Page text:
Here it is: the squeezed-in blog on the Antagonist, from Aristotle’s Essential Characters (with funky names) to our modern take on those pesky evil-doers we love to hate.
Any antagonist—the primary conflict-creator—should seek a goal that is mirrored to the protagonist.
For writers, this is reflecting the protagonist’s goal.
The conflict between the protagonist and the antagonist may occur over the same treasure, the same career advancement, or the same approbation from the community. The antagonist may want the destruction of what the protagonist is trying to create. S/he will twist any concept that the protagonist developed to improve the world.
What do the items in this oddly-matched list have in common?
These stories all have origins with the ancient Greeks and Romans.
Sitting around fires after a day of hunting and gathering, the first writers developed techniques to influence their audiences.
Those techniques have thousands of years of use and still hold true for capturing audiences.
The ancient Greeks (and Romans) of classical antiquity viewed the stories and dramas that were enduring. And just like writers today, they searched and defined and classified the best techniques to create writings that pleased their audiences.
These old geeky Greeks laid the foundations. Many of their techniques are still in use. Ideas original to them are re-packaged as glittery infographics and Wham-Pow webinars and three-point seminars with exclusive insights to Buy Now!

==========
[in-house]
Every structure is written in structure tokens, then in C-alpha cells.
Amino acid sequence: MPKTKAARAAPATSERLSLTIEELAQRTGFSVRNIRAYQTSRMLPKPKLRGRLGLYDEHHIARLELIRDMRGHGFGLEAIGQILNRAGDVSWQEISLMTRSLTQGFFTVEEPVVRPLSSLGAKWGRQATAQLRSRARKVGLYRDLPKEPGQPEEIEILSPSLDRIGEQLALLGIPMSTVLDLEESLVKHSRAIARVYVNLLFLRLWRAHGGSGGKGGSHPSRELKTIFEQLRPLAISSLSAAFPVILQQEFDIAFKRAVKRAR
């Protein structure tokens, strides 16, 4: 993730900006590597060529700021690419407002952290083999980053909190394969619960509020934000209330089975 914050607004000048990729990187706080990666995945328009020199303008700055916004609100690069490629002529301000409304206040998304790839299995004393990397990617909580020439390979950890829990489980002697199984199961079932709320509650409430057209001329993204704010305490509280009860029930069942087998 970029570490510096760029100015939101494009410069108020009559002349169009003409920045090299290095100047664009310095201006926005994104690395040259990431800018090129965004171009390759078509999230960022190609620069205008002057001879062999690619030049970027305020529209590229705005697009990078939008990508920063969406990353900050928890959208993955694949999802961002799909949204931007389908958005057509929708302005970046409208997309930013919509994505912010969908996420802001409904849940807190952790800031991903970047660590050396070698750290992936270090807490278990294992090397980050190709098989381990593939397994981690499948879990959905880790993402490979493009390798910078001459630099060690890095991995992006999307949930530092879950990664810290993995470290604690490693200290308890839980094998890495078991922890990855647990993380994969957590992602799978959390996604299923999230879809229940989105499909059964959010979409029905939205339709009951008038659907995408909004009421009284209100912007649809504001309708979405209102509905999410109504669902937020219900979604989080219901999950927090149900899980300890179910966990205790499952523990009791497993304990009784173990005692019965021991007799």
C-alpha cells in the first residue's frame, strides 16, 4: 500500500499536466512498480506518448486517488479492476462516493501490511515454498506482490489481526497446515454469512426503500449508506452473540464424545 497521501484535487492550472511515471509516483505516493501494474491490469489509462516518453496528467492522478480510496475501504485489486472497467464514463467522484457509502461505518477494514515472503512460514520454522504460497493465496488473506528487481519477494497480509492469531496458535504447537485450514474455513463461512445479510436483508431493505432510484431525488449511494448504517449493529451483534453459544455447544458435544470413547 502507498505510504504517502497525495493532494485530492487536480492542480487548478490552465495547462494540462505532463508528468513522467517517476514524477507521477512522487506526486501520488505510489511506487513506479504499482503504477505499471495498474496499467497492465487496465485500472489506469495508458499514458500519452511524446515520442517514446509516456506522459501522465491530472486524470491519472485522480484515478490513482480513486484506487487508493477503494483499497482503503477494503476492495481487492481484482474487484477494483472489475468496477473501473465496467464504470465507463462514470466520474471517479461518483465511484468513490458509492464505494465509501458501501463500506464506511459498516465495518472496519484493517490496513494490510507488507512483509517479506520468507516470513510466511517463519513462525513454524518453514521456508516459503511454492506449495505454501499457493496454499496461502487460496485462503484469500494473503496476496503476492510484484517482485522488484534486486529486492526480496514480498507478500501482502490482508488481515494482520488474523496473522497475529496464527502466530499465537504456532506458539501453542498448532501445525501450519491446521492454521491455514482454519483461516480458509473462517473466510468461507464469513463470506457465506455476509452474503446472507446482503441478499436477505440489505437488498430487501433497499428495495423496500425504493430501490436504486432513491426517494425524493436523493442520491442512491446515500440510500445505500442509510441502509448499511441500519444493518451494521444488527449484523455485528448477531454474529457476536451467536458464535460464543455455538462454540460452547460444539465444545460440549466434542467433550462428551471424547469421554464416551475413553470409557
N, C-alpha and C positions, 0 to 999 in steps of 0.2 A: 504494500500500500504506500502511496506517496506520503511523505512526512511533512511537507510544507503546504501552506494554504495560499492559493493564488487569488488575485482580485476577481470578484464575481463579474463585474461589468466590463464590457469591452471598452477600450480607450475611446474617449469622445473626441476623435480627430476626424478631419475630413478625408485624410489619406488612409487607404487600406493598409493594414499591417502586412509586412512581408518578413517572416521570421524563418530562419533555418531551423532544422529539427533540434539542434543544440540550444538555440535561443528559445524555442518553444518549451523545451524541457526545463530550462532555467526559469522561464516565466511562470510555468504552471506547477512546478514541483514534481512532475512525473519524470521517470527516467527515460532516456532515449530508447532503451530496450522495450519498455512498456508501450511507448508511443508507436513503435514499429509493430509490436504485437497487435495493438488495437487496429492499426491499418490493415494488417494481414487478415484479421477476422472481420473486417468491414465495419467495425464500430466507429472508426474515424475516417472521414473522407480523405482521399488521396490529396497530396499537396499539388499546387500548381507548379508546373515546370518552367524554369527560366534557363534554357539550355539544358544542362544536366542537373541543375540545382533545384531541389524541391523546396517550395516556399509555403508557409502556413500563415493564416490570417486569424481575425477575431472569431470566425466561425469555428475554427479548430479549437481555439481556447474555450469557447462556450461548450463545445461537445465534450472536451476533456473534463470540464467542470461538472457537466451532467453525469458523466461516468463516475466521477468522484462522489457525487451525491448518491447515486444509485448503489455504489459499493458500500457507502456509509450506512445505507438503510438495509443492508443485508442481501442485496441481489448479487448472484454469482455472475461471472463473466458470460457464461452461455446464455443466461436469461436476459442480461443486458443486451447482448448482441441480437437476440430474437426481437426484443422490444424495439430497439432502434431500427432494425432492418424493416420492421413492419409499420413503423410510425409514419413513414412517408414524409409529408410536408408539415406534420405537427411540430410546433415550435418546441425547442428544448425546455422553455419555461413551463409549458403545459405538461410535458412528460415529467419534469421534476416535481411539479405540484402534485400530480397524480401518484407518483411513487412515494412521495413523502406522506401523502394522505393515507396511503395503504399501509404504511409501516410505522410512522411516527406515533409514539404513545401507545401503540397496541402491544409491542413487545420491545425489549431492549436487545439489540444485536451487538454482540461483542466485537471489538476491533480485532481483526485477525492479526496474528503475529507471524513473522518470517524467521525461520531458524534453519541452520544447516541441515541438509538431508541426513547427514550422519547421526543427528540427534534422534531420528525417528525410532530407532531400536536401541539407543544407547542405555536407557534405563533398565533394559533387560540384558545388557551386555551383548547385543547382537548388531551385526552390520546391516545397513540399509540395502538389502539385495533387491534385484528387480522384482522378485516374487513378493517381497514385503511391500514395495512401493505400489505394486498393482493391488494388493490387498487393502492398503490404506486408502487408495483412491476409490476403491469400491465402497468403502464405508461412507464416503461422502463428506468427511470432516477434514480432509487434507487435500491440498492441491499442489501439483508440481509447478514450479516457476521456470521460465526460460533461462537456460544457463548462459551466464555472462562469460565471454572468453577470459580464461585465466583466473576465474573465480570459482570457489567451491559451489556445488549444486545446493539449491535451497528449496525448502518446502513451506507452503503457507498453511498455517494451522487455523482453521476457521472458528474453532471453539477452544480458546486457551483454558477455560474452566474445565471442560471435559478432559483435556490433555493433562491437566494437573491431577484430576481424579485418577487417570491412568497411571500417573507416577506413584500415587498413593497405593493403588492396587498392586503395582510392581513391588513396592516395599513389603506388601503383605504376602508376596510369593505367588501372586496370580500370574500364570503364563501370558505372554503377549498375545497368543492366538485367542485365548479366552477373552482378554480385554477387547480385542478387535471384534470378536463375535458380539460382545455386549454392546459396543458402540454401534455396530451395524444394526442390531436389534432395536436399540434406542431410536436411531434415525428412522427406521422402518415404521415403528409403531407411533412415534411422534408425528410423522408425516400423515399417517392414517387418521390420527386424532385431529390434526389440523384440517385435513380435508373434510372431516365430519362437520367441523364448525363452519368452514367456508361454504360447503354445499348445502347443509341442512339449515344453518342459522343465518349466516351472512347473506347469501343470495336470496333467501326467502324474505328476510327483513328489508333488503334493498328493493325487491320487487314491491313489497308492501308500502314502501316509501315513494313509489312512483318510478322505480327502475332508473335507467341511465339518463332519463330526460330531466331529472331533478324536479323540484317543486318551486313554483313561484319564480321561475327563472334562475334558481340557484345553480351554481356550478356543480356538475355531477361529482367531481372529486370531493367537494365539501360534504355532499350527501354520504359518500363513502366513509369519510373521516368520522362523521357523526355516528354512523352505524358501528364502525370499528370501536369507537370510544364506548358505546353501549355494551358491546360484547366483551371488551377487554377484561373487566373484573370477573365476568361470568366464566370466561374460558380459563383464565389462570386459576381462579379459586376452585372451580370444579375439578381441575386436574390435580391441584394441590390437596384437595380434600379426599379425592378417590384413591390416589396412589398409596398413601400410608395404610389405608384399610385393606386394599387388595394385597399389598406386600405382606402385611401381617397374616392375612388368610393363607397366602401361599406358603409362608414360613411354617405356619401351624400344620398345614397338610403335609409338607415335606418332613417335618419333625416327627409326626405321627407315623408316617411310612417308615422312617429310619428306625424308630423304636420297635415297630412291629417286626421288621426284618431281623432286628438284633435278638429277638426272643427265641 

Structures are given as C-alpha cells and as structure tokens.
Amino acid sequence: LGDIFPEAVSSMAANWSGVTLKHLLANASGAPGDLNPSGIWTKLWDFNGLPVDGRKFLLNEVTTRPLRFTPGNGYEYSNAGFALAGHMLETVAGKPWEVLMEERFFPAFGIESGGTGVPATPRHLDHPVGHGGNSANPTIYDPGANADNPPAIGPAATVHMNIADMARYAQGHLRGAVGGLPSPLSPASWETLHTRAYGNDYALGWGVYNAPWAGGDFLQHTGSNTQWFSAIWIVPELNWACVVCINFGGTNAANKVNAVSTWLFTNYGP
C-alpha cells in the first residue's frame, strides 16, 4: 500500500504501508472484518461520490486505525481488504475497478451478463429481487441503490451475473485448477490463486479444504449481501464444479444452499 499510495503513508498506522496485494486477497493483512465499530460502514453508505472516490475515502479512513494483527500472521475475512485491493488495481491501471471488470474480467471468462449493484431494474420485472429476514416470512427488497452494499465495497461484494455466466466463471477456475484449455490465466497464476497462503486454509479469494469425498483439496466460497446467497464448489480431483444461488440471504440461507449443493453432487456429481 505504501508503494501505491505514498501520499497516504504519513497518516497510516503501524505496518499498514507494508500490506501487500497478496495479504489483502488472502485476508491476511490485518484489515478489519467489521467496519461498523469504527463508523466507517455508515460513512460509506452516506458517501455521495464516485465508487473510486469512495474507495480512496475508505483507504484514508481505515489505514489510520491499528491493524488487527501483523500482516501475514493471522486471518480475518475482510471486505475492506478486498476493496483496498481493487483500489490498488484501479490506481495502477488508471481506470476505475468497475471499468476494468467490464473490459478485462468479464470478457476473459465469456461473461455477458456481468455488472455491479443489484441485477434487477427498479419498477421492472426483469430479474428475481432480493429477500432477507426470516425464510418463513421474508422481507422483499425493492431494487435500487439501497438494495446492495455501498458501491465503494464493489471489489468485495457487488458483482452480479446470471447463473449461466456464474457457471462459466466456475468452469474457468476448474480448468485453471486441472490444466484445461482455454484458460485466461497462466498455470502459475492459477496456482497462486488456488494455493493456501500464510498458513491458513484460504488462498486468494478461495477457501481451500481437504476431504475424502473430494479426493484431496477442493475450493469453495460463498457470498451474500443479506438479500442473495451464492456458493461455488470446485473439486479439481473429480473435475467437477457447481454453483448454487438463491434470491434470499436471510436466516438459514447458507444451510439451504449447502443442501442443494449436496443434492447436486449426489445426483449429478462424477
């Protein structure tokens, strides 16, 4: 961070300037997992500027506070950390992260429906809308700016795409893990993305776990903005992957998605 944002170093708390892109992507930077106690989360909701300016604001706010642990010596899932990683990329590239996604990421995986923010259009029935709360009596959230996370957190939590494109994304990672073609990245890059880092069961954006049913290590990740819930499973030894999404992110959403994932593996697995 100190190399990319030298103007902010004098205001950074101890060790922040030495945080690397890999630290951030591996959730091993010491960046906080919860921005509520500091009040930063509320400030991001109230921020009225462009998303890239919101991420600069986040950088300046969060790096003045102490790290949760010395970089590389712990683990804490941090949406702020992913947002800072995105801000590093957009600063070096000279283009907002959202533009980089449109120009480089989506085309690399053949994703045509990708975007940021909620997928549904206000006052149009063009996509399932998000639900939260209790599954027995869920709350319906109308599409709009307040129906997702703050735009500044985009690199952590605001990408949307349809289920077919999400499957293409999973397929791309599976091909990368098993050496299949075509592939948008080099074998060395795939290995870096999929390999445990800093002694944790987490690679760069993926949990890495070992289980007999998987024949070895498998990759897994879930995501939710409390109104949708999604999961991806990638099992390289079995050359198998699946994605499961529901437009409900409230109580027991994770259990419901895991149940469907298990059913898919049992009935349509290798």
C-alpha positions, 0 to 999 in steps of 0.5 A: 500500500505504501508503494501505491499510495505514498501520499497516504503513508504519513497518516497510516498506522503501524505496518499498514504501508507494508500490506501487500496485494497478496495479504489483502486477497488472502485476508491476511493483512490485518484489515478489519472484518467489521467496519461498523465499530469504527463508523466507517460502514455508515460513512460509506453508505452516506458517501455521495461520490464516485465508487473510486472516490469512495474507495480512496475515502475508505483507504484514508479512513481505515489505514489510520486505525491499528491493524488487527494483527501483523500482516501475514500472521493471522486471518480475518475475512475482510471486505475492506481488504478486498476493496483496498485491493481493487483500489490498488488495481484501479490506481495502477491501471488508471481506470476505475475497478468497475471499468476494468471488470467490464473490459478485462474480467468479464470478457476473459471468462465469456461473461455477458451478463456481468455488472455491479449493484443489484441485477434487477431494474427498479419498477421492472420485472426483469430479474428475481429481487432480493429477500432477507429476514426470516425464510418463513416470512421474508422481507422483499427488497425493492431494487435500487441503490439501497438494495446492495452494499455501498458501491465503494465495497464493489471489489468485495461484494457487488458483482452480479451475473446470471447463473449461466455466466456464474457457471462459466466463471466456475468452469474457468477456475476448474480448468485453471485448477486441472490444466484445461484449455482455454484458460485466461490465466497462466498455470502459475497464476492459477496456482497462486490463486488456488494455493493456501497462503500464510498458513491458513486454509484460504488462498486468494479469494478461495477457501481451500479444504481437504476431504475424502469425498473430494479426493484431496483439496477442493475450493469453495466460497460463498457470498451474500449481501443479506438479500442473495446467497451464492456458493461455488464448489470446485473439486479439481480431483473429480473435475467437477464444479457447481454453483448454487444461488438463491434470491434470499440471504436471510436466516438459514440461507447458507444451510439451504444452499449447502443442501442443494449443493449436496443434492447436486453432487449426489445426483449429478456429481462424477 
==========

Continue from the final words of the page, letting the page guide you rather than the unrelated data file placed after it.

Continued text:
Clear and Quick Information
Old Geeky Greeks: Write Stories with Ancient Techinques presents such ideas as the Blood Tragedy and dulce etutile in a clear, organized method for writers who want to write rather than invest hours getting three snippets of information.
Chapters in OGG cover understanding characters to the five stages that established the modern protagonist from the ancient hero. Aristotle’s requirements for plot precede a survey of the oldest plot formula, the Blood (or Revenge) Tragedy. Concepts such as in medias res and dulce et utile can help writers solve sticky problems and develop new ideas.
Old Geeky Greeks (and Romans) looked at successful plays and other story-telling methods to determine what influenced the audience.
Which characters were still talked about weeks and months after a performance?
Which play structures failed—and which were consistently winners?
And which ideas helped writers develop their celebrated writings?
Writers today are still searching for the answers to these questions.
The bright minds of Classical Antiquity first explored these questions. Their answers are applicable even in the age of the internet, open-source software, special effects, and infographics.
Aristotle, Seneca, Plato, Horace, and many other ancient geeks have their ideas matched to Harry Potter, Avatar, Last of the Mohicans, and Shakespeare.
Whether we’re writing novels or plays, blogs or non-fiction, poems and songs, Old Geeky Greeks (written by M.A. Lee and Emily R. Dunn) is a seminar in 28,000 words, just published on Amazon Kindle.